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Japan's jobless rate hits 26-year low

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Japan's jobless rate slumped to a 26-year low in May while the jobs-to-applicants ratio hit new record high, as the country struggles with labour shortages, official figures showed Friday.

[TOKYO] Japan's jobless rate slumped to a 26-year low in May while the jobs-to-applicants ratio hit new record high, as the country struggles with labour shortages, official figures showed Friday.

The unemployment rate fell to 2.2 per cent from 2.5 per cent in the previous three months, according to a survey by the internal affairs ministry, the lowest level since August-October of 1992.

The jobs-to-applicants ratio stood at its highest rate in 44 years, with 160 job offers going for every 100 job hunters, the labour ministry said in separate data.

Japan has long struggled with a tight labour market, thanks to an ageing society, a perennially low birth rate and very low levels of immigration.

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The government has proposed slightly loosening tight restrictions on foreign workers to help ease the problem.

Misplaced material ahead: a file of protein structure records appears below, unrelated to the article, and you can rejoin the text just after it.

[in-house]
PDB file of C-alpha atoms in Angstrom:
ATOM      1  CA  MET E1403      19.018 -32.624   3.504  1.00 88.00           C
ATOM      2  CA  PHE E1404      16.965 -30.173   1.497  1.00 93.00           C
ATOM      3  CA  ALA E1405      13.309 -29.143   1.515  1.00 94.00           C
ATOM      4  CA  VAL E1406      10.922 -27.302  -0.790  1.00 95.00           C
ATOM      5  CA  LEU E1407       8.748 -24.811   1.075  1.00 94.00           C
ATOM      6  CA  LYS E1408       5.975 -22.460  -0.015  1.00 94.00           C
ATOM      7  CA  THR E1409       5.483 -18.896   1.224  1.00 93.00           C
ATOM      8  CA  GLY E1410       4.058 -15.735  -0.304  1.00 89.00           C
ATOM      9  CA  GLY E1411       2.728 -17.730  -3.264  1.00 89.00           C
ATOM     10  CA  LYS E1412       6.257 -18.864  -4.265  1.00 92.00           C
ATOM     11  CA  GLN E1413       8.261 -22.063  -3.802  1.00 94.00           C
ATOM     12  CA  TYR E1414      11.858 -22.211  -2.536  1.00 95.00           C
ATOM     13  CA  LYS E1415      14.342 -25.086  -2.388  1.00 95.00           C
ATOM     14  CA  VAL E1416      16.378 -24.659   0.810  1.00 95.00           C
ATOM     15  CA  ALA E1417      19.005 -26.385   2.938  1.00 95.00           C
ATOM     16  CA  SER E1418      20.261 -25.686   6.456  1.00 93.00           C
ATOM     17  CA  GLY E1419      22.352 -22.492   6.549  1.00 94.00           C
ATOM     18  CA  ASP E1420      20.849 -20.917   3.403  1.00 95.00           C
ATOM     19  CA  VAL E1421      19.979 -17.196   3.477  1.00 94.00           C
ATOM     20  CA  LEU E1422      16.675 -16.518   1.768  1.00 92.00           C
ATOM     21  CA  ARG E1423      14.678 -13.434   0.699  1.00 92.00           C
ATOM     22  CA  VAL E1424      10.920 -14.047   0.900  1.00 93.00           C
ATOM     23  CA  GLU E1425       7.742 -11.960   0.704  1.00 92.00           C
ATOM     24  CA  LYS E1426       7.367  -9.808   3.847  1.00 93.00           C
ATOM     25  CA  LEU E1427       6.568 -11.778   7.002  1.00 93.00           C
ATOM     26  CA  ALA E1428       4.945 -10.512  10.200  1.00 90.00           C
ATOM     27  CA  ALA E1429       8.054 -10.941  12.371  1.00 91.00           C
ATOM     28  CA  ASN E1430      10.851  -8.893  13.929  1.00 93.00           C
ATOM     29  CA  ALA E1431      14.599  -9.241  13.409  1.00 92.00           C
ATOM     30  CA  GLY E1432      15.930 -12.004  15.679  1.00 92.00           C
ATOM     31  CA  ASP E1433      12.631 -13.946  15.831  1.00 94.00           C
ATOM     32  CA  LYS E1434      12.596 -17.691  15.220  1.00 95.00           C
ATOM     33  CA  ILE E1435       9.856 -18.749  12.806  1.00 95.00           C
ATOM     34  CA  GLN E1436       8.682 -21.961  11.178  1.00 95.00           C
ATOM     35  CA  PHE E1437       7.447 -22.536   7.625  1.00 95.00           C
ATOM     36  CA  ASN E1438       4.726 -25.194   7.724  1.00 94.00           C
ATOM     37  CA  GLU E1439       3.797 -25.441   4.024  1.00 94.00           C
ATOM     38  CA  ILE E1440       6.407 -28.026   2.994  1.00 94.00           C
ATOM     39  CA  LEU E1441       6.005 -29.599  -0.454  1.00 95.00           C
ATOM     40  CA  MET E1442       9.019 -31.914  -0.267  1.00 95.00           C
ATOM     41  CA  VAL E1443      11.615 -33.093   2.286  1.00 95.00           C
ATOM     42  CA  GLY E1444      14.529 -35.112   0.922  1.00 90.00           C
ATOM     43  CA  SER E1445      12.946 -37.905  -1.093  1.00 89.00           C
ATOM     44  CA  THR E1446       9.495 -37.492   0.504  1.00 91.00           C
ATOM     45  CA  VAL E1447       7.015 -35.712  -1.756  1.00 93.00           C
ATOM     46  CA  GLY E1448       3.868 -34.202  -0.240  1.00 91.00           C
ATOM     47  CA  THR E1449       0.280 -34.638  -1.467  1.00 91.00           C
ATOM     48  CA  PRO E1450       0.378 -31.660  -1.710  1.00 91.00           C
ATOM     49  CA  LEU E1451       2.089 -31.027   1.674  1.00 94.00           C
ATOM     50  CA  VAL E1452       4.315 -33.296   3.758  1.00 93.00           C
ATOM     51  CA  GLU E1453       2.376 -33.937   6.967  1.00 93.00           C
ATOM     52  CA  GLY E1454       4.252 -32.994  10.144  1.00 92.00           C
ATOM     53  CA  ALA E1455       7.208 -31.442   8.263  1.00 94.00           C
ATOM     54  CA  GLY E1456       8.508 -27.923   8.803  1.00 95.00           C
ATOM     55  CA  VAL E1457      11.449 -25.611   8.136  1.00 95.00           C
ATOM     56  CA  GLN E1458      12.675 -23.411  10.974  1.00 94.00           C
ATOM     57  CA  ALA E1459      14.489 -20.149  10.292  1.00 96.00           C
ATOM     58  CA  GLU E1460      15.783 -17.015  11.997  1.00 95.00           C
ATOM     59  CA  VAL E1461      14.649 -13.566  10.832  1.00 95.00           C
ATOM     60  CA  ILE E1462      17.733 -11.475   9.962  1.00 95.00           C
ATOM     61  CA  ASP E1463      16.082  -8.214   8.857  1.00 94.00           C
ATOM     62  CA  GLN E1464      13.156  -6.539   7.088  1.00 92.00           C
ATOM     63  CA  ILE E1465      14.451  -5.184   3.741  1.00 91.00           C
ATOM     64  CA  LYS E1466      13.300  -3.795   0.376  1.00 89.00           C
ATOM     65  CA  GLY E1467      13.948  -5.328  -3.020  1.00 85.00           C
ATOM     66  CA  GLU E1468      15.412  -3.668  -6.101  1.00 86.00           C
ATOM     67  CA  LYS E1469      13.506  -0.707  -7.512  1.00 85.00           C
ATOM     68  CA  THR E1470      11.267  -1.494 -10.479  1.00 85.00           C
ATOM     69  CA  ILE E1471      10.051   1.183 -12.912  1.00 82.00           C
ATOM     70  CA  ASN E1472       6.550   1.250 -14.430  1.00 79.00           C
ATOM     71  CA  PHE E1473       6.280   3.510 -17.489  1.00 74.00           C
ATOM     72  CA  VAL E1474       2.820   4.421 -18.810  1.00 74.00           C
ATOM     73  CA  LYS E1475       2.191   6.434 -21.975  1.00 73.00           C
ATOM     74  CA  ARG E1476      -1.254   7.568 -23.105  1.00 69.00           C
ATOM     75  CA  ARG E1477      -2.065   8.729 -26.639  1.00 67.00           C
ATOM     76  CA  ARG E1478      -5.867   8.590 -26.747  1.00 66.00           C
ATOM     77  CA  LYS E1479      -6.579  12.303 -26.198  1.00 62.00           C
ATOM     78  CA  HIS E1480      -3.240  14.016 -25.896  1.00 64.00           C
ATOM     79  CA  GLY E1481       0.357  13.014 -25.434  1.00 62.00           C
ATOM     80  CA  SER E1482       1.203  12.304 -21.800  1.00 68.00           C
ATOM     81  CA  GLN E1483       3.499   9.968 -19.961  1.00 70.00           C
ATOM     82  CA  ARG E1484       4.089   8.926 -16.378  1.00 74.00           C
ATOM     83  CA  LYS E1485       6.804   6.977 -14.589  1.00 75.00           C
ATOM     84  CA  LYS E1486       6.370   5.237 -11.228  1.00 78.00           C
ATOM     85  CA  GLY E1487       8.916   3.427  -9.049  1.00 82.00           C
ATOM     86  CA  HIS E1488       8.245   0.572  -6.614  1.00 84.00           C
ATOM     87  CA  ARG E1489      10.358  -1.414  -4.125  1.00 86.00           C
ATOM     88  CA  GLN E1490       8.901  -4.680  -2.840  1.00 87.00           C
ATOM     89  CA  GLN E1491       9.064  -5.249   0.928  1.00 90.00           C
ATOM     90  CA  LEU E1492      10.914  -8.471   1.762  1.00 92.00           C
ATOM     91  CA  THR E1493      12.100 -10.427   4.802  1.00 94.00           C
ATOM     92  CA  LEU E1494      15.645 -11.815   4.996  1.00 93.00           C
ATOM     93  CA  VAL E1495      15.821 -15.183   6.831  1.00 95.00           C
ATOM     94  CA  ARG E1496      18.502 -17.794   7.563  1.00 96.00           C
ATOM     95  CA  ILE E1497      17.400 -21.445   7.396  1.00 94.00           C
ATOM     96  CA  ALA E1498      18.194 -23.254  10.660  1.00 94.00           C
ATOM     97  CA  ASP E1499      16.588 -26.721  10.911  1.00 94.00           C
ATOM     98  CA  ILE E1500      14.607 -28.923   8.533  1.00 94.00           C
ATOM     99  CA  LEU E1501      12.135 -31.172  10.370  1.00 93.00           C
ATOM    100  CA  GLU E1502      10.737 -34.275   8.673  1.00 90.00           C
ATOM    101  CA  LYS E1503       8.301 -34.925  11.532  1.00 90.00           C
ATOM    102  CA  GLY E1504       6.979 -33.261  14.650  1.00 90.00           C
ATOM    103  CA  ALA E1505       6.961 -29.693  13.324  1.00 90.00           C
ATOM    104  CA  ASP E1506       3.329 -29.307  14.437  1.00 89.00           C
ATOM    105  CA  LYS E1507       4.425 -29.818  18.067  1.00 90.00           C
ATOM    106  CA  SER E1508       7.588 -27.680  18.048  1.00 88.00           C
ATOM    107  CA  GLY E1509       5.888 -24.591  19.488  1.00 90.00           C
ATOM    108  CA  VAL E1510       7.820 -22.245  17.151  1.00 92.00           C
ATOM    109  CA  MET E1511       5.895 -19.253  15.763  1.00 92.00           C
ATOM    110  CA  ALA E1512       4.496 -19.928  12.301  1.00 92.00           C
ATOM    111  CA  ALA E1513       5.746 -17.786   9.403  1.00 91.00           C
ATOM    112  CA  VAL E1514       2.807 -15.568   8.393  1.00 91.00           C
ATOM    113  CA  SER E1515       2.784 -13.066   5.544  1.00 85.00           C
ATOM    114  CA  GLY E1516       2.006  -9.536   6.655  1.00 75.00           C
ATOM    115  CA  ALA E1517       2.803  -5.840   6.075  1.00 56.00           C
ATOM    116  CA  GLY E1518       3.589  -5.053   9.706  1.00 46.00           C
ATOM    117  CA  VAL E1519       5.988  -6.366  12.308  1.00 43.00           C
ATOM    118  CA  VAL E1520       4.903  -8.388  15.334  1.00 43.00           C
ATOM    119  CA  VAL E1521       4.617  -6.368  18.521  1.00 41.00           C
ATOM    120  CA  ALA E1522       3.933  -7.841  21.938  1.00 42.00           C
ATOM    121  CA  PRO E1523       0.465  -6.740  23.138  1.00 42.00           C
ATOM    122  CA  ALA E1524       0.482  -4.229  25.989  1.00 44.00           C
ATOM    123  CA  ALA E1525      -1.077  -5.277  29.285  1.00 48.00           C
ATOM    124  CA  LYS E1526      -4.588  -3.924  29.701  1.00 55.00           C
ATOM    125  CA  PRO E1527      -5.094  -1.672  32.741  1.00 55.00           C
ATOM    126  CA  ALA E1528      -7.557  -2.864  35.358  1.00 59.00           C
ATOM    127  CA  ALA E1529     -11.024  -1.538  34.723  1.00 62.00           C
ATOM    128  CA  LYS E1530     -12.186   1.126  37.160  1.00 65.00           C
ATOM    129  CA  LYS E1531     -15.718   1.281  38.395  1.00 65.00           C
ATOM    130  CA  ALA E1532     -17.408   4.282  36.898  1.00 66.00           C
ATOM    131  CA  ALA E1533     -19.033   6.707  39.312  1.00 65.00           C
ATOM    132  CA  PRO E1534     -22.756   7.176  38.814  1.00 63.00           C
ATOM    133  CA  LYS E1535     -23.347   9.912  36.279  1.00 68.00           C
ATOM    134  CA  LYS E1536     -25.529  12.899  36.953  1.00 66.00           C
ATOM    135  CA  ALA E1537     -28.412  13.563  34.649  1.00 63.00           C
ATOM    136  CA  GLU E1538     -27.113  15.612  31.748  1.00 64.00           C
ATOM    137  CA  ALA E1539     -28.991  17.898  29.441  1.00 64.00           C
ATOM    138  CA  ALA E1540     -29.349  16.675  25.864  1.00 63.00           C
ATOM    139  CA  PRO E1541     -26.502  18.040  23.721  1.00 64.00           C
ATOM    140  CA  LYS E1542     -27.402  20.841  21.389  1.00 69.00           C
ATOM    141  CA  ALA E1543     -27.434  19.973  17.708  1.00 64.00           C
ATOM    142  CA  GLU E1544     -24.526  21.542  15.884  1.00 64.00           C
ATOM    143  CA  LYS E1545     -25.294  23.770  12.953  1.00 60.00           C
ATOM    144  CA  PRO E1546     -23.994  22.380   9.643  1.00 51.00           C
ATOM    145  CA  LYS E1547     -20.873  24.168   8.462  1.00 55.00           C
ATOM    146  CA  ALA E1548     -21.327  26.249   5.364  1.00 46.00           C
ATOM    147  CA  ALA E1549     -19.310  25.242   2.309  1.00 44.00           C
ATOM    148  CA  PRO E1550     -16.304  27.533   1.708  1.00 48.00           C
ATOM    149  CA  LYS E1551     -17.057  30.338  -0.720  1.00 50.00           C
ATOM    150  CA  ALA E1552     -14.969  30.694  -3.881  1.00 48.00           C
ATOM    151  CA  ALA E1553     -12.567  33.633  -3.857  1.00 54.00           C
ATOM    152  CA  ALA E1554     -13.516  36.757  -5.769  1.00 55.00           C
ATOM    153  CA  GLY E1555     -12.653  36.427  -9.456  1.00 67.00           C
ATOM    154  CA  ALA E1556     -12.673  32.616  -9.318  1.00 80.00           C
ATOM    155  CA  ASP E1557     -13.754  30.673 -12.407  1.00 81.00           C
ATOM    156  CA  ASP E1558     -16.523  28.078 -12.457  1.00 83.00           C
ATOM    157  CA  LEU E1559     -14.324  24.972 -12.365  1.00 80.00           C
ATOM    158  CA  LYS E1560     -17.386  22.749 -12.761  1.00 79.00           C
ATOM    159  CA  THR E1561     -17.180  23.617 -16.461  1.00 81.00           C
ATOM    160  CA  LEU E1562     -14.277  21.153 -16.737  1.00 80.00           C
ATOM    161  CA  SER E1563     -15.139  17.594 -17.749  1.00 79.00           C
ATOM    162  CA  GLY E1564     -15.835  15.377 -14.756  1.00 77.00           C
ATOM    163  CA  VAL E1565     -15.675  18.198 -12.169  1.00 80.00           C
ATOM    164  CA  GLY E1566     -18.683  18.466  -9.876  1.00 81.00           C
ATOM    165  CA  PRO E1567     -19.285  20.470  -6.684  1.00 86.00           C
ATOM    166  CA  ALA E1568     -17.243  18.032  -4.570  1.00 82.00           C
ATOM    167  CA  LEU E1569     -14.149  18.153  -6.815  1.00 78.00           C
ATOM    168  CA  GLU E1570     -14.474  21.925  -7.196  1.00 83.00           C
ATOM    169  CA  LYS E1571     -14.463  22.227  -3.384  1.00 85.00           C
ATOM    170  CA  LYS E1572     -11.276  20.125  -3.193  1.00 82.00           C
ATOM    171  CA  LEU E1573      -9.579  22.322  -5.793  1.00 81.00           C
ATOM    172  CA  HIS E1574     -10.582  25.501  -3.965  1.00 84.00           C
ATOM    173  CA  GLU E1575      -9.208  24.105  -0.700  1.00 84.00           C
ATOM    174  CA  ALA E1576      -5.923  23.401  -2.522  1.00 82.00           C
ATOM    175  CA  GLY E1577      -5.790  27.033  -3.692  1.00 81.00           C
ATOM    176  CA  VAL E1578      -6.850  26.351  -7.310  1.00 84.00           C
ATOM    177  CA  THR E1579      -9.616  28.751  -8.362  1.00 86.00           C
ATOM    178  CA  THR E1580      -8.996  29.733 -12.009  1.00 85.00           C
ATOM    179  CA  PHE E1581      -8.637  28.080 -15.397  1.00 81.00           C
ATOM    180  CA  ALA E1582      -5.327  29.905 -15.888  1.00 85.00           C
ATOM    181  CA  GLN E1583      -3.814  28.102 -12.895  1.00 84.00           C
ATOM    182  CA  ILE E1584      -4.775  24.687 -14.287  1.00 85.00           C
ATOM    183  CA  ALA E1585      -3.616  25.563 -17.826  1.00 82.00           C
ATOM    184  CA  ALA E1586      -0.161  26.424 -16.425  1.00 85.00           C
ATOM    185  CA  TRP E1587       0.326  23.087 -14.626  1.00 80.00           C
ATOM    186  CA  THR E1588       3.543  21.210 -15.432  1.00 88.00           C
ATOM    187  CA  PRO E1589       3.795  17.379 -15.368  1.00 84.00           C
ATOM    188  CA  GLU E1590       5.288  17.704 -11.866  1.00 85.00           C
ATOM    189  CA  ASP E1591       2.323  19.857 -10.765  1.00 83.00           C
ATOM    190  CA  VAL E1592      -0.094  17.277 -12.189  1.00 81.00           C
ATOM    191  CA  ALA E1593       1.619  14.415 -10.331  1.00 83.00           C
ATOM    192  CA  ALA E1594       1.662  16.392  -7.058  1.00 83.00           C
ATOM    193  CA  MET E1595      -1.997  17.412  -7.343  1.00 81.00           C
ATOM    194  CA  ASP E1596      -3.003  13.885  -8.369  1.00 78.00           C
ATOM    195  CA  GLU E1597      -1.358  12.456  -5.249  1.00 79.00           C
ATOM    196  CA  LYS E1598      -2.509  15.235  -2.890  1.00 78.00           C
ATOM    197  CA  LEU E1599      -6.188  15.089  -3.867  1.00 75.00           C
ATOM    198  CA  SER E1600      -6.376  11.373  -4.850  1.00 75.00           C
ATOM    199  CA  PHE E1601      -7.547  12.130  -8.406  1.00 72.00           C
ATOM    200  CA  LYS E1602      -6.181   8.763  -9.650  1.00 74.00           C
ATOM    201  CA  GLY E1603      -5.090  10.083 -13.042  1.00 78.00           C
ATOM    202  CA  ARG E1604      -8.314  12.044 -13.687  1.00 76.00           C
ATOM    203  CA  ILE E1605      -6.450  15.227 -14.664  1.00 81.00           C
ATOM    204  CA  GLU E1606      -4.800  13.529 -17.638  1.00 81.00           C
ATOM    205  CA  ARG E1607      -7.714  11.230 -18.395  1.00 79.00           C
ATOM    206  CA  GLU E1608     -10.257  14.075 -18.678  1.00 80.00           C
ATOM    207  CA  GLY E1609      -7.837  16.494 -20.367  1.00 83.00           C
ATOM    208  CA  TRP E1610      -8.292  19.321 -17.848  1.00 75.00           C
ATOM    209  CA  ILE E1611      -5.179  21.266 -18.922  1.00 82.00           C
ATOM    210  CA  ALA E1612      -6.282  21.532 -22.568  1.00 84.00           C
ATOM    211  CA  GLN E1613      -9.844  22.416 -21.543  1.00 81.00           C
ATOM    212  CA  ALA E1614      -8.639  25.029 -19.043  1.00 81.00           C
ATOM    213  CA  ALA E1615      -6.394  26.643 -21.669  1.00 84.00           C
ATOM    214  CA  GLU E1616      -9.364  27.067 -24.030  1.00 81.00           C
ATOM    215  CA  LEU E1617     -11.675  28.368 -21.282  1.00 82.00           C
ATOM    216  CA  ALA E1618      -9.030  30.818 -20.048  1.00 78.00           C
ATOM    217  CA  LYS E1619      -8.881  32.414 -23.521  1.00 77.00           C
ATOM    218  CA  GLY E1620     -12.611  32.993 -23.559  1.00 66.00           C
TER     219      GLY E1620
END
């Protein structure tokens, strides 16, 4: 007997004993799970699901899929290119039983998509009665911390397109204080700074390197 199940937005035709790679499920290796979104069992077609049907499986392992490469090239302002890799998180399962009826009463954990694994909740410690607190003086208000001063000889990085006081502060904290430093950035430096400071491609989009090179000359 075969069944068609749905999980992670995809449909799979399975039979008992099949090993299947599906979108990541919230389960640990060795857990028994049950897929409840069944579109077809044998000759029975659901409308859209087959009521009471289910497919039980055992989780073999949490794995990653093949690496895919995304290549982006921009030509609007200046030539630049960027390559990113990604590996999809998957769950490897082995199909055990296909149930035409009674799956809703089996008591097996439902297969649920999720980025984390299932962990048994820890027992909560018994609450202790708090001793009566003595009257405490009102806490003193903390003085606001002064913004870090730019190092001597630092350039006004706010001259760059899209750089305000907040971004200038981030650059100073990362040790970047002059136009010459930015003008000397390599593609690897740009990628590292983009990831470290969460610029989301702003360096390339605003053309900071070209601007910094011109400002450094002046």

A separate survey by the trade and industry ministry released Friday showed factory output edged down 0.2 per cent in May.

It was the first decline in four months - but the ministry kept the view it has held since January that "industrial production is picking up slowly."

The latest data comes after Japan's economy slid into reverse for the first time in two years at the beginning of 2018, hit by sluggish consumption and a winter cold snap.

The economy contracted by 0.2 per cent quarter-on-quarter in the January-March period, compared with growth of 0.1 per cent at the end of 2017.

That brought to an end a series of eight consecutive quarters of growth, a winning streak not seen since the heady days of the "miracle" boom of the 1980s.

AFP